Making loans seems to be a pretty straightforward and
time-honored concept that ought to be well understood, especially
among those in the banking industry.
But legal restrictions on where certain banking activities can
take place have pushed the understandable into a quagmire in
which only lawyers thrive.
In Oklahoma, the issue has been addressed in terms of what
activities are allowed at the specialty facility known as loan
production offices. These offices _ which unlike branches are not
restricted by number or location _ allow banks to go to any
market they choose to solicit loan business.
Loan production offices are not restricted presumably because
they bring in money from elsewhere and stimulate the local
economy. They are just the opposite of the worst characterization
of a banker _ one that goes into a community and siphons off
deposits to fund loans and thereby growth elsewhere.
Oklahoma law allows loan production offices to take loan
applications, but loan decisions and funding cannot be made at
The same is true for another type of limited-service banking
office, known as the extended facility. Extended facilities are
prohibited from making loans. State law allows banks to establish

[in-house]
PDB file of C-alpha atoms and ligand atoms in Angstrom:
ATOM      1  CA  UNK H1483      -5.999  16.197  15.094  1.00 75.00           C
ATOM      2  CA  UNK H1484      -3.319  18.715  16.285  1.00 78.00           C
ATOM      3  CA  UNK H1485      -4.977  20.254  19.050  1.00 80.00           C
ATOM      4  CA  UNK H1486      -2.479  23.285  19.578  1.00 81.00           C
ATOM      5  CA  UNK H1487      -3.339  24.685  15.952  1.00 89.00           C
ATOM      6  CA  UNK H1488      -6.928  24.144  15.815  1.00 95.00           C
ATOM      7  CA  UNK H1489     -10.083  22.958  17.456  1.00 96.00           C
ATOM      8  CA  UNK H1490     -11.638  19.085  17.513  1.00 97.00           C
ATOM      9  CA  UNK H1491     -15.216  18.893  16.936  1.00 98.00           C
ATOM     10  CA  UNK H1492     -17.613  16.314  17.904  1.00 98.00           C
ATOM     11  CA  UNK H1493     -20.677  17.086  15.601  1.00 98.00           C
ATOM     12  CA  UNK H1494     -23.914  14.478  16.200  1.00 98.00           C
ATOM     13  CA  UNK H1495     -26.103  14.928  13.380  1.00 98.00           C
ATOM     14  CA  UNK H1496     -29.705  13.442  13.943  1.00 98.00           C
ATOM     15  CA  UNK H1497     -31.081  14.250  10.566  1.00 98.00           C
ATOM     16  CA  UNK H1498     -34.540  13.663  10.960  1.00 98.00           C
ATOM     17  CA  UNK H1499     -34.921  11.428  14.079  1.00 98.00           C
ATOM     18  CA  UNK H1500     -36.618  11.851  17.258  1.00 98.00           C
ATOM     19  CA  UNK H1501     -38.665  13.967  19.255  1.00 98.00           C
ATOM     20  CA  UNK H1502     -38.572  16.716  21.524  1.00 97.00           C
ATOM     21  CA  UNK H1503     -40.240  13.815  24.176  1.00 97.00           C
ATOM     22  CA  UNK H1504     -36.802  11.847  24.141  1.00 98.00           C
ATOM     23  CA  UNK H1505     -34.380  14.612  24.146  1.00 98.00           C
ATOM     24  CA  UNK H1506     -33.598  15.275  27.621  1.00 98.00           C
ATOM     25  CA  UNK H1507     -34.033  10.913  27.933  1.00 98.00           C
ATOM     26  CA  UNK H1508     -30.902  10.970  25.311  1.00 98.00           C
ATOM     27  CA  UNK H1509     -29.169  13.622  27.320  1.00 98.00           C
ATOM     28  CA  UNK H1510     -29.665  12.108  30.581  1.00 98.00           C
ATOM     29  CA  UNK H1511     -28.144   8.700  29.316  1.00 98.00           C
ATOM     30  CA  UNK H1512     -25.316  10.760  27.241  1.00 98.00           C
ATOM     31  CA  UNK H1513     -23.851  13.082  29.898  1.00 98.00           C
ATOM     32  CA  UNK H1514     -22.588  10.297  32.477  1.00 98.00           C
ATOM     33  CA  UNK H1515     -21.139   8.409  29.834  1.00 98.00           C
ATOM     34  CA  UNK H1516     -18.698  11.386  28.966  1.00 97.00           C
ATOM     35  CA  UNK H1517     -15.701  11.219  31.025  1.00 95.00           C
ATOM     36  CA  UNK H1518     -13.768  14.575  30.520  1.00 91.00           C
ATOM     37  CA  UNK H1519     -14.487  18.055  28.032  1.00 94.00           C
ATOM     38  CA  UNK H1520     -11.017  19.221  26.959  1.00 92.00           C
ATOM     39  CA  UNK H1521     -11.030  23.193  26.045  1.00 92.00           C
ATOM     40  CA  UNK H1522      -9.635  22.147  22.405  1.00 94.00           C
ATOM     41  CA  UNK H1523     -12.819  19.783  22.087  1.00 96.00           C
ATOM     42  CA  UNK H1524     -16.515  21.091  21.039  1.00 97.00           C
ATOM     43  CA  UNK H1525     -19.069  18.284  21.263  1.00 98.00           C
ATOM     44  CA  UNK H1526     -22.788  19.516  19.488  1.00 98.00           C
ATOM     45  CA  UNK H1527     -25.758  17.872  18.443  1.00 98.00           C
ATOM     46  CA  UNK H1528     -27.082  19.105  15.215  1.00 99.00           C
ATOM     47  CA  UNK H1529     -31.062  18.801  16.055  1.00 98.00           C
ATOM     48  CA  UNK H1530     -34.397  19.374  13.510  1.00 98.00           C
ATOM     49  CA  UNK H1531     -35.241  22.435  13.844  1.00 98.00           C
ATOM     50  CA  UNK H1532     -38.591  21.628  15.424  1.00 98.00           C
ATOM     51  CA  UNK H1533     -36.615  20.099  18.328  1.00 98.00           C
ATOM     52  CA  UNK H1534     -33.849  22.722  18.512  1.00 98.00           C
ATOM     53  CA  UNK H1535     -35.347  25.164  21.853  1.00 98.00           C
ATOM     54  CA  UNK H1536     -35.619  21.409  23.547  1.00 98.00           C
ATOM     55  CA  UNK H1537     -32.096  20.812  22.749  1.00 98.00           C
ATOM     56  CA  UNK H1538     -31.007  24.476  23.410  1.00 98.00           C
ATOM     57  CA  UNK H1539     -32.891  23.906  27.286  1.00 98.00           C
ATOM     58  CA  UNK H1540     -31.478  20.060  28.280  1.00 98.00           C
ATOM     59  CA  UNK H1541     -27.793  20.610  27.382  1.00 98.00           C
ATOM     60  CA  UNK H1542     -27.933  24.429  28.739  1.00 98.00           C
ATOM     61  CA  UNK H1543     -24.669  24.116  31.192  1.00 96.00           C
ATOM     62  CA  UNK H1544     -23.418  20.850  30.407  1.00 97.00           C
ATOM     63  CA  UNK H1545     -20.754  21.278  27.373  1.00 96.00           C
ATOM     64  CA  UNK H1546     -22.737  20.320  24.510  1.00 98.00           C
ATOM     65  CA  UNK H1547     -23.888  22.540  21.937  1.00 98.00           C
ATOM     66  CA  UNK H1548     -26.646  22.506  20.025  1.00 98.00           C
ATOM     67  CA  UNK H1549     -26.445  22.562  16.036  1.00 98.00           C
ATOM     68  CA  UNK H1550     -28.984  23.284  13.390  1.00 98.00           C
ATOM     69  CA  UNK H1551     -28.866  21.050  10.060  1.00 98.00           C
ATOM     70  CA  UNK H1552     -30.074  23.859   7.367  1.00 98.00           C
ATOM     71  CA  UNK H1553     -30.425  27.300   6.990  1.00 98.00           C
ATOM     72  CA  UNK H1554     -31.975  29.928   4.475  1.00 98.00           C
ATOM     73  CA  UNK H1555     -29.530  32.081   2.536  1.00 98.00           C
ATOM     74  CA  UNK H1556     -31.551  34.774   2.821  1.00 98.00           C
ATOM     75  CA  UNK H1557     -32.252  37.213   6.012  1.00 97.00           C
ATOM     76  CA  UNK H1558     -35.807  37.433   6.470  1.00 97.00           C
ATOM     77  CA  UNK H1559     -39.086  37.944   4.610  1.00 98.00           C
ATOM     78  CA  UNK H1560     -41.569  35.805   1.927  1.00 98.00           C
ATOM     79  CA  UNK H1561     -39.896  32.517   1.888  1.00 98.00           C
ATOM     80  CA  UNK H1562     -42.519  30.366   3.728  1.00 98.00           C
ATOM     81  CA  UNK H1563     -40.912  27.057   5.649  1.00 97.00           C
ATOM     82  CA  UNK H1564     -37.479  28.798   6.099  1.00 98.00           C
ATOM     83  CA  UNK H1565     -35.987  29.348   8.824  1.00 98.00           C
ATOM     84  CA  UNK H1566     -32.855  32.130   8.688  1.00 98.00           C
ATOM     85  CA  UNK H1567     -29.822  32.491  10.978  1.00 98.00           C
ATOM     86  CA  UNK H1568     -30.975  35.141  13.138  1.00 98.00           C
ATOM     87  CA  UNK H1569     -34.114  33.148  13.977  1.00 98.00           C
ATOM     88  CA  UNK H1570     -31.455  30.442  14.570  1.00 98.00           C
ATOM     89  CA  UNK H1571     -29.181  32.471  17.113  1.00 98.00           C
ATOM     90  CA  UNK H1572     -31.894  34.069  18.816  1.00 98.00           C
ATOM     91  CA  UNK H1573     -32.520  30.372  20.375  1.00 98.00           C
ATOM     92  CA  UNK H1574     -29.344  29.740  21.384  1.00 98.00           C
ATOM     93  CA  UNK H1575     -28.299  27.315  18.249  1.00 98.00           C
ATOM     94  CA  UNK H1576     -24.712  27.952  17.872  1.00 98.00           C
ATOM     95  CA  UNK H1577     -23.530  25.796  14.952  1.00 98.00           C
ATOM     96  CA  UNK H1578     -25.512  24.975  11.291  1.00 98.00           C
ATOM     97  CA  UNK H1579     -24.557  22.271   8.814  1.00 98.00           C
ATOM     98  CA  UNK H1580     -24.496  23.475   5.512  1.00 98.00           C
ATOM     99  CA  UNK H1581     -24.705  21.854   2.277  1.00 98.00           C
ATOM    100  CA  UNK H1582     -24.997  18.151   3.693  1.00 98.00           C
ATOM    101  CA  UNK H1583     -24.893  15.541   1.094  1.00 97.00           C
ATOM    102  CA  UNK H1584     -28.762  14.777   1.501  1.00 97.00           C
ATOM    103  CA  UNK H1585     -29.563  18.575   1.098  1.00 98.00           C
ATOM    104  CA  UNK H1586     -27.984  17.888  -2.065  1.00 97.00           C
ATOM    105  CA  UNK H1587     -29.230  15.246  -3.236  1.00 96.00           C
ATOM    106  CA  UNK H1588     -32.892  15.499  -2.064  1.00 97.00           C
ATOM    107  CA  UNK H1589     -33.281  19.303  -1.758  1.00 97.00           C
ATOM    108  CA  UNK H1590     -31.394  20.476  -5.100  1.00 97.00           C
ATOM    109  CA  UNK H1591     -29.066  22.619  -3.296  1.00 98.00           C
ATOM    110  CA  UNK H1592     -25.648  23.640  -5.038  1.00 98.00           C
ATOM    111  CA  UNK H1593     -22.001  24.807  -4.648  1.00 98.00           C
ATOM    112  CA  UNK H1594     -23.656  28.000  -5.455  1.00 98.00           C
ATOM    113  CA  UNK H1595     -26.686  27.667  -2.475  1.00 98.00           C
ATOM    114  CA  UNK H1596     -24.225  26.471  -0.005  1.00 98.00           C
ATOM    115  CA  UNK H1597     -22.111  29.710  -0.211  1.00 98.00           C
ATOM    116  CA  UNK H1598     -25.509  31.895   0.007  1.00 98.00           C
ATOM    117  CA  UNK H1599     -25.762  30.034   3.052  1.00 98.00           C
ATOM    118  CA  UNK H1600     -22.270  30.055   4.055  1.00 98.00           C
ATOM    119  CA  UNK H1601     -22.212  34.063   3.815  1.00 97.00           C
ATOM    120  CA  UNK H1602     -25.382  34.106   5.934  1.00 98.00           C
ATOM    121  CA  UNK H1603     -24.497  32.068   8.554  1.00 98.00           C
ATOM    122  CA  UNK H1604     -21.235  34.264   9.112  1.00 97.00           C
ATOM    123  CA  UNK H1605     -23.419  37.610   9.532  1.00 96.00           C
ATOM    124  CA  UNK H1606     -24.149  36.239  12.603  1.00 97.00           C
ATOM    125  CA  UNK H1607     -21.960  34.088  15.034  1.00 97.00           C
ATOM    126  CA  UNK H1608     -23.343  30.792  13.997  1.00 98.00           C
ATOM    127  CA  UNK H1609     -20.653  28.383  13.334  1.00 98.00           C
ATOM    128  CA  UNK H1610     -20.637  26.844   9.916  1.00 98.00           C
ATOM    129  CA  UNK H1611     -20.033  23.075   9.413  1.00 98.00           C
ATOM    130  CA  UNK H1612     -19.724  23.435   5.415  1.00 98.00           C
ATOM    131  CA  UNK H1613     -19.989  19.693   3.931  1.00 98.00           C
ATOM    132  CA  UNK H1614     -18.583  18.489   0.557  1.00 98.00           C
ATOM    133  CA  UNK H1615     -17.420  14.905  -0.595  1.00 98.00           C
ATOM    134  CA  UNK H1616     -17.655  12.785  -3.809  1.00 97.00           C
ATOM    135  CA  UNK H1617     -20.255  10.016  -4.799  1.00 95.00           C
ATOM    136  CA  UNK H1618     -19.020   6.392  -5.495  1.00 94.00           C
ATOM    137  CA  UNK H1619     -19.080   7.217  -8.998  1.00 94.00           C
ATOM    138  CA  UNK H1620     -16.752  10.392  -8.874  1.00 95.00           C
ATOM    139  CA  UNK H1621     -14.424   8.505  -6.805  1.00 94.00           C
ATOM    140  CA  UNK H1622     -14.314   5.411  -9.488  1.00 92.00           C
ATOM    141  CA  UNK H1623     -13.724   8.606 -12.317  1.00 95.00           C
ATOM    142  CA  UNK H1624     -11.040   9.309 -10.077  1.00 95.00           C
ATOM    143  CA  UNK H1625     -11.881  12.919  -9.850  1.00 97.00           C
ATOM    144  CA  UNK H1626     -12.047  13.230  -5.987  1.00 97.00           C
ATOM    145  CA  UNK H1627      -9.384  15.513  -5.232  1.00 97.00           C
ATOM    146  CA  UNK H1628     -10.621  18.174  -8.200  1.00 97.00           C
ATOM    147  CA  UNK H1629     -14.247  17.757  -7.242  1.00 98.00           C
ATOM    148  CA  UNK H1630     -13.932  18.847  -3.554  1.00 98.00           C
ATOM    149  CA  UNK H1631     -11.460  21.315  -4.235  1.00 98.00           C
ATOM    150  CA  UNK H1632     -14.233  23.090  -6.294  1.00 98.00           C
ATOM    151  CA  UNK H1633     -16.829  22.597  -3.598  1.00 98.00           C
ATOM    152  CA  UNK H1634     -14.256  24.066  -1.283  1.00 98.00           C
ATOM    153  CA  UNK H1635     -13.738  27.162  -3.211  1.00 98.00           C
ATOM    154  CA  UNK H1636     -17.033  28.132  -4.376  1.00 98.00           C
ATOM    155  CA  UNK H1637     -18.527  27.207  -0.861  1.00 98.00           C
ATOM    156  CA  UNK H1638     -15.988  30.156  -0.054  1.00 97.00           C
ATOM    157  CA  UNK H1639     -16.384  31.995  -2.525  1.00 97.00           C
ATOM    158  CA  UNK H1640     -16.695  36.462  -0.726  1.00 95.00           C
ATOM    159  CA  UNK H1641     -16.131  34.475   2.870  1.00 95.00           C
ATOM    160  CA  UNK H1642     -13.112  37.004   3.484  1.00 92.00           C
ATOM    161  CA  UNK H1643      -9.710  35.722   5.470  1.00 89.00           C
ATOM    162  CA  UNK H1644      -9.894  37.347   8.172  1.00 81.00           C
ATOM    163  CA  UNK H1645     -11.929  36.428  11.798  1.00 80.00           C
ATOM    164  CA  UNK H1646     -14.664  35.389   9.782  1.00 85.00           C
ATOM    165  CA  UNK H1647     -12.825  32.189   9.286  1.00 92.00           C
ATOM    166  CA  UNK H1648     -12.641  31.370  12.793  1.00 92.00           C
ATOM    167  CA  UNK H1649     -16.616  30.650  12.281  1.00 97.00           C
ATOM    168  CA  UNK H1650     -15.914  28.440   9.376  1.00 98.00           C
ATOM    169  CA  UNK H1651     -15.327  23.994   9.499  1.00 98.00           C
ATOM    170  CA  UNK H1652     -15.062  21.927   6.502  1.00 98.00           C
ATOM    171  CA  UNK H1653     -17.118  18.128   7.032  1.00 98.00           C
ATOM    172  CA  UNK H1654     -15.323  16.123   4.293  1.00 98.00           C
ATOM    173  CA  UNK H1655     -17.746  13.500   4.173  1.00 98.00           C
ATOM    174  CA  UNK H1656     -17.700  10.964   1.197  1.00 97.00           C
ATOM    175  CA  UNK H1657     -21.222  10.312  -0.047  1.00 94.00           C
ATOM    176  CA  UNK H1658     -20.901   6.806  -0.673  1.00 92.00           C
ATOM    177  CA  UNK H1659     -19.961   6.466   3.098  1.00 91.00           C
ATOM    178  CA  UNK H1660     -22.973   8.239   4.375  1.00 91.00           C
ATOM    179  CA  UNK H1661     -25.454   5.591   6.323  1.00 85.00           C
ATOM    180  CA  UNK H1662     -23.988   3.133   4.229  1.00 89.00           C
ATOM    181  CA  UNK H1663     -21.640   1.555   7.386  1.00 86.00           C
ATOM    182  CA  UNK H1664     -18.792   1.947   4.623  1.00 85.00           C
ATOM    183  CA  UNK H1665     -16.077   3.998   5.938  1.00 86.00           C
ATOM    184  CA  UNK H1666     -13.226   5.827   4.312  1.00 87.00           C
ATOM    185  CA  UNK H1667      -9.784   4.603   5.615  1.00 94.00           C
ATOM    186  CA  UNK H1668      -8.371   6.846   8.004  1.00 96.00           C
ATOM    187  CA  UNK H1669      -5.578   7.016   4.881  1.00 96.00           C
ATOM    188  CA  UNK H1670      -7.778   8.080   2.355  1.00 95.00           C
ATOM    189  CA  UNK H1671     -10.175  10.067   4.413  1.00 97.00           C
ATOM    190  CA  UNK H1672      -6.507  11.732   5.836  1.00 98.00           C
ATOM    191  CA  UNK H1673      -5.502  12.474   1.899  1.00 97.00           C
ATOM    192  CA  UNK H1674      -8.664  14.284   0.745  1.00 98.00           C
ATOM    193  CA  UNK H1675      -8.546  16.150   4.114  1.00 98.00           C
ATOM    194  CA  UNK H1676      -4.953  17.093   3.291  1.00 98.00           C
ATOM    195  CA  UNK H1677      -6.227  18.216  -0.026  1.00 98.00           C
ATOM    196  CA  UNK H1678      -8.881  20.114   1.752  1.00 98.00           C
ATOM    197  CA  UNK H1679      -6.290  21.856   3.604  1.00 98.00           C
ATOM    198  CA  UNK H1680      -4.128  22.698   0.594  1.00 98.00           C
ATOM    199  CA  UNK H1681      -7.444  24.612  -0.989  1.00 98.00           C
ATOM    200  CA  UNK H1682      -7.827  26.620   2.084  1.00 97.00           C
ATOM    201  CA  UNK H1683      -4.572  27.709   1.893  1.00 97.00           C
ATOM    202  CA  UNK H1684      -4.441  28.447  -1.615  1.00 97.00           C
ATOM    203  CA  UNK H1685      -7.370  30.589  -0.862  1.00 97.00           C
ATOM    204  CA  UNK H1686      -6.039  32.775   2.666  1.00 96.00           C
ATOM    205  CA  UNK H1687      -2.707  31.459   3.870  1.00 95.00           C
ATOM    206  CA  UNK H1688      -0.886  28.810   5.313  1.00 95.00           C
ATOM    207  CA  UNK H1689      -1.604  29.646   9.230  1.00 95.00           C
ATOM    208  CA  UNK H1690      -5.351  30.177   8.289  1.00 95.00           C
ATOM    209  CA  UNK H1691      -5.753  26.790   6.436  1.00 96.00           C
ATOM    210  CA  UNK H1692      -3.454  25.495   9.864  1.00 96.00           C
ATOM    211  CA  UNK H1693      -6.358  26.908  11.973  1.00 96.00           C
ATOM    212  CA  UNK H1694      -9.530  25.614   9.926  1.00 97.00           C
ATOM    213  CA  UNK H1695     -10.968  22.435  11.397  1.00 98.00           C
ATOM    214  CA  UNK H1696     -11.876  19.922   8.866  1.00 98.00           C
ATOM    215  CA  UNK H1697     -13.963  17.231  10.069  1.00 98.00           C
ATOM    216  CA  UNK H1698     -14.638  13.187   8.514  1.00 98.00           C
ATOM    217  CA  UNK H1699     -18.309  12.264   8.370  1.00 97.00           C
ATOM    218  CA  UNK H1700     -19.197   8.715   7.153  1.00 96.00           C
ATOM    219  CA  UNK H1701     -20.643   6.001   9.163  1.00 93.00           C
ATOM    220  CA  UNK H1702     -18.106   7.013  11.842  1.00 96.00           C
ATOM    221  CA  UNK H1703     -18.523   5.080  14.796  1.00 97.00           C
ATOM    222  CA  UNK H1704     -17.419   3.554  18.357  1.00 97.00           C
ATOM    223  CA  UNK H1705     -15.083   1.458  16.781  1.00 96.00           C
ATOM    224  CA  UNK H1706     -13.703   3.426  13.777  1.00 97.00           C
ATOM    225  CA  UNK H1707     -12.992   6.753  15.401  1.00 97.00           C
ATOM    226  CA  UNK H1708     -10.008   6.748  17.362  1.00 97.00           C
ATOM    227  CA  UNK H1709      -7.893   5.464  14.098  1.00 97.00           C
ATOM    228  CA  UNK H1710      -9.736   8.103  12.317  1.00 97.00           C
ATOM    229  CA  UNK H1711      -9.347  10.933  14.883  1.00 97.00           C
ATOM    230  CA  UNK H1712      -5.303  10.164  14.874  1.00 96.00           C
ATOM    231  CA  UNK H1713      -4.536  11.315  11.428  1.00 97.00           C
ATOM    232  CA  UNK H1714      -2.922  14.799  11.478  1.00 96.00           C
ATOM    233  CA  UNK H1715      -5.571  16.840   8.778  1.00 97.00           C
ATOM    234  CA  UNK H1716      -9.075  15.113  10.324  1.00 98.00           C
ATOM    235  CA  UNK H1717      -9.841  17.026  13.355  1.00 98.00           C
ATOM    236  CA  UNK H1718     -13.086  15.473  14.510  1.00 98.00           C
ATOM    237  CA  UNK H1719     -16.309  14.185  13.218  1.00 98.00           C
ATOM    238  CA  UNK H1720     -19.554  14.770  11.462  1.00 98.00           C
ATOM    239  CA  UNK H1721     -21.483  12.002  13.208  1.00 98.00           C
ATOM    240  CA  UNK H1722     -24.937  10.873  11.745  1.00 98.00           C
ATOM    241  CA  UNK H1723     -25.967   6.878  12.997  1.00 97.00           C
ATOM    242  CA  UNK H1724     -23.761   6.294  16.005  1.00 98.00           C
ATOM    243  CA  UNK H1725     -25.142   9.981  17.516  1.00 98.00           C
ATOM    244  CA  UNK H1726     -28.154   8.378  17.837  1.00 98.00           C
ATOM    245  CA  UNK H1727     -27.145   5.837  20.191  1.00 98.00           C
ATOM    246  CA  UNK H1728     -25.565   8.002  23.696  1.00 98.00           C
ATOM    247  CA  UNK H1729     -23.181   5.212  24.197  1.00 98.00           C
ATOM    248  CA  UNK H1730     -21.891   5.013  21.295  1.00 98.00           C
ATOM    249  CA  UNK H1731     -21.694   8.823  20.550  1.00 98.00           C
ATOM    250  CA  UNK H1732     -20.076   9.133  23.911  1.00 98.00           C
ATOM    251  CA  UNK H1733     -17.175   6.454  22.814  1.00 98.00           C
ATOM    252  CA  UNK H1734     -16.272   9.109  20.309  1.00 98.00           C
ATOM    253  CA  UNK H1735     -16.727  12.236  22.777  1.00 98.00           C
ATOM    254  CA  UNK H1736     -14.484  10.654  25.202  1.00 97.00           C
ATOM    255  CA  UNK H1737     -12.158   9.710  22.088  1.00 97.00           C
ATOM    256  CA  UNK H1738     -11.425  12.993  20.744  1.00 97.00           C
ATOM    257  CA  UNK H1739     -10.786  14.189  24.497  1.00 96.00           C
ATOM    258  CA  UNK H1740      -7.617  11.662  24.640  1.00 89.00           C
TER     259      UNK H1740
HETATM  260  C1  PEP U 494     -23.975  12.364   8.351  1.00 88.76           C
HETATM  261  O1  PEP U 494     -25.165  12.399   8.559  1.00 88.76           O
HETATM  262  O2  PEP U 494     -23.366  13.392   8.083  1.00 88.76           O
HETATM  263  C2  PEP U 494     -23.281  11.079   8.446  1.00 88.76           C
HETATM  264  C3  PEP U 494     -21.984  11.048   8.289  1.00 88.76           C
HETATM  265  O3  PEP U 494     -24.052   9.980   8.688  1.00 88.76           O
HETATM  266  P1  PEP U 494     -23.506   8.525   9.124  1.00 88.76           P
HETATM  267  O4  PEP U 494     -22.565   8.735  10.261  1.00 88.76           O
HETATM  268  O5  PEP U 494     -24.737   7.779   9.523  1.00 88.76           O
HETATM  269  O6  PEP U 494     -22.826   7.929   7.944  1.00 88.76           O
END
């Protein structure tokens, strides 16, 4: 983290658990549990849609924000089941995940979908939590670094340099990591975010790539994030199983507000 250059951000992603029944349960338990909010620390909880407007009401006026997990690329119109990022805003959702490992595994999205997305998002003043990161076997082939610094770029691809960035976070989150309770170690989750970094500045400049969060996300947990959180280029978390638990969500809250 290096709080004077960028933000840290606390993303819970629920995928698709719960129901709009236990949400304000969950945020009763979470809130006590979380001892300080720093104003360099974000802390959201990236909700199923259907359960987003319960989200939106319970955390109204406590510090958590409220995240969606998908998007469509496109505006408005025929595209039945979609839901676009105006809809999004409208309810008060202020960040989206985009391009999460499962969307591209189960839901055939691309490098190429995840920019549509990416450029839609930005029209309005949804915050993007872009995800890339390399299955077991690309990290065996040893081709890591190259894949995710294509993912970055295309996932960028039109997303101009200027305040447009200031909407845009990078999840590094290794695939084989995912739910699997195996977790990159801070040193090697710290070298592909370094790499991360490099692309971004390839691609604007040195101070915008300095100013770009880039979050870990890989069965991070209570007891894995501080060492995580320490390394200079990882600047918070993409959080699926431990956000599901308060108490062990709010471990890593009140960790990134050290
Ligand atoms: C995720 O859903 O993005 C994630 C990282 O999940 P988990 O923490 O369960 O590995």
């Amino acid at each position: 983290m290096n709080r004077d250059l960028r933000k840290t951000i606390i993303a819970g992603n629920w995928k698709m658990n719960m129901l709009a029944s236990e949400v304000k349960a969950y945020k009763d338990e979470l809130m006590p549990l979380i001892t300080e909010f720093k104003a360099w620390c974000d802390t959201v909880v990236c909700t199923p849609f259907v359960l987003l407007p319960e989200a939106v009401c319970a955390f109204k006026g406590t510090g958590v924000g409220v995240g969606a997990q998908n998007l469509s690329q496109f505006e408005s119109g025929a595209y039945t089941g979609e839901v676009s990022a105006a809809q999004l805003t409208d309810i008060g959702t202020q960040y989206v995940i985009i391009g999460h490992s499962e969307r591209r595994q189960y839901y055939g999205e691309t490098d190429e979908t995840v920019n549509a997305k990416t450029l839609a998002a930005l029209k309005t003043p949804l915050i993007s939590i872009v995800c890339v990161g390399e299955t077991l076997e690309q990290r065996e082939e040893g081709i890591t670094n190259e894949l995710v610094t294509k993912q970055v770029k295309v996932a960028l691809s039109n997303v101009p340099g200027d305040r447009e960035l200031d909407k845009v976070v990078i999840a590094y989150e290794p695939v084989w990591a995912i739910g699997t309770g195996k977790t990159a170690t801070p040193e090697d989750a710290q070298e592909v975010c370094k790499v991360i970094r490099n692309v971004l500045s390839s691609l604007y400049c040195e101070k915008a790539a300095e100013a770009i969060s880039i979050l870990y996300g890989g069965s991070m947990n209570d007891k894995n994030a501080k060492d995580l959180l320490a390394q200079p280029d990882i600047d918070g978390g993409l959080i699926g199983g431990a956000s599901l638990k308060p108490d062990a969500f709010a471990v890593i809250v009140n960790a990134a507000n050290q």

up to two such locations, one within 1,000 feet of the main bank
and the other within three miles of the main bank.
Questions arise in the operation of these facilities when
bankers seek to re-create their traditional business _ making
loans _ in ways that fit with modern customers who demand
State bankers already jockeying for position in a highly
competitive environment have used both loan production offices
and extended facilities to gain entrance to markets that would
otherwise be off limits due to the state's branching laws.
The actions are not limited to the large banks, either.
Small-town banks with limited loan possibilities have opened loan
production offices in urban areas to provide growth opportunities
for their shareholders. For example, long before it acquired a
branch in Oklahoma City, the First National Bank of Tonkawa had
established a loan production office here.
As bankers try to make their products and services ever more
convenient for customers of the '90s, they push the legal
restrictions as far as they will bend _ without breaking out of
compliance, of course.
While the state Legislature has pointed to the physical place
where the loan decisions and funding are done to determine where
a loan is "made," others see the whole thing as a process:
Solicit customer, get application, analyze application, make
decision on loan, fund it and disperse it. …